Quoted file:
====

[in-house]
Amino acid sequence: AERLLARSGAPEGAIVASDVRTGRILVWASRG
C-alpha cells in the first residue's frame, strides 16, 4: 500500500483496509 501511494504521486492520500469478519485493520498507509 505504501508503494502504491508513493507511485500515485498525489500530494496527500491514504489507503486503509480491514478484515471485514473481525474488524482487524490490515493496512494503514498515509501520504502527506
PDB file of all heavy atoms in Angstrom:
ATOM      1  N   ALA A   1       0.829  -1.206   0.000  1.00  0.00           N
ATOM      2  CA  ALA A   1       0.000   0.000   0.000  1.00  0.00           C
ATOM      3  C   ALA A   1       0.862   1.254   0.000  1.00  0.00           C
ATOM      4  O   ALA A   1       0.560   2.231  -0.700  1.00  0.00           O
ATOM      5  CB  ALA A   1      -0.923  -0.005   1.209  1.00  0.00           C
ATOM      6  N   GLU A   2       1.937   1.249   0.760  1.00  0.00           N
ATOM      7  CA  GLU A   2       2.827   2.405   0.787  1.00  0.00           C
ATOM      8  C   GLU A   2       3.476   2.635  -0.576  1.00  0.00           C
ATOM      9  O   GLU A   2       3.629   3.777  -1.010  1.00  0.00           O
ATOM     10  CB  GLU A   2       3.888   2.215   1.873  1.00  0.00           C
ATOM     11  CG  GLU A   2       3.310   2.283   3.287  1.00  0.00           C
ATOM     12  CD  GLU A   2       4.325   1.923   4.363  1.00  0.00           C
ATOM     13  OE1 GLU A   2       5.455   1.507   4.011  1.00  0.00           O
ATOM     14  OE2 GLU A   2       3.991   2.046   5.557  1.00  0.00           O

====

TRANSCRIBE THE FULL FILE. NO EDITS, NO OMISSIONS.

[in-house]
Amino acid sequence: AERLLARSGAPEGAIVASDVRTGRILVWASRG
C-alpha cells in the first residue's frame, strides 16, 4: 500500500483496509 501511494504521486492520500469478519485493520498507509 505504501508503494502504491508513493507511485500515485498525489500530494496527500491514504489507503486503509480491514478484515471485514473481525474488524482487524490490515493496512494503514498515509501520504502527506
PDB file of all heavy atoms in Angstrom:
ATOM      1  N   ALA A   1       0.829  -1.206   0.000  1.00  0.00           N
ATOM      2  CA  ALA A   1       0.000   0.000   0.000  1.00  0.00           C
ATOM      3  C   ALA A   1       0.862   1.254   0.000  1.00  0.00           C
ATOM      4  O   ALA A   1       0.560   2.231  -0.700  1.00  0.00           O
ATOM      5  CB  ALA A   1      -0.923  -0.005   1.209  1.00  0.00           C
ATOM      6  N   GLU A   2       1.937   1.249   0.760  1.00  0.00           N
ATOM      7  CA  GLU A   2       2.827   2.405   0.787  1.00  0.00           C
ATOM      8  C   GLU A   2       3.476   2.635  -0.576  1.00  0.00           C
ATOM      9  O   GLU A   2       3.629   3.777  -1.010  1.00  0.00           O
ATOM     10  CB  GLU A   2       3.888   2.215   1.873  1.00  0.00           C
ATOM     11  CG  GLU A   2       3.310   2.283   3.287  1.00  0.00           C
ATOM     12  CD  GLU A   2       4.325   1.923   4.363  1.00  0.00           C
ATOM     13  OE1 GLU A   2       5.455   1.507   4.011  1.00  0.00           O
ATOM     14  OE2 GLU A   2       3.991   2.046   5.557  1.00  0.00           O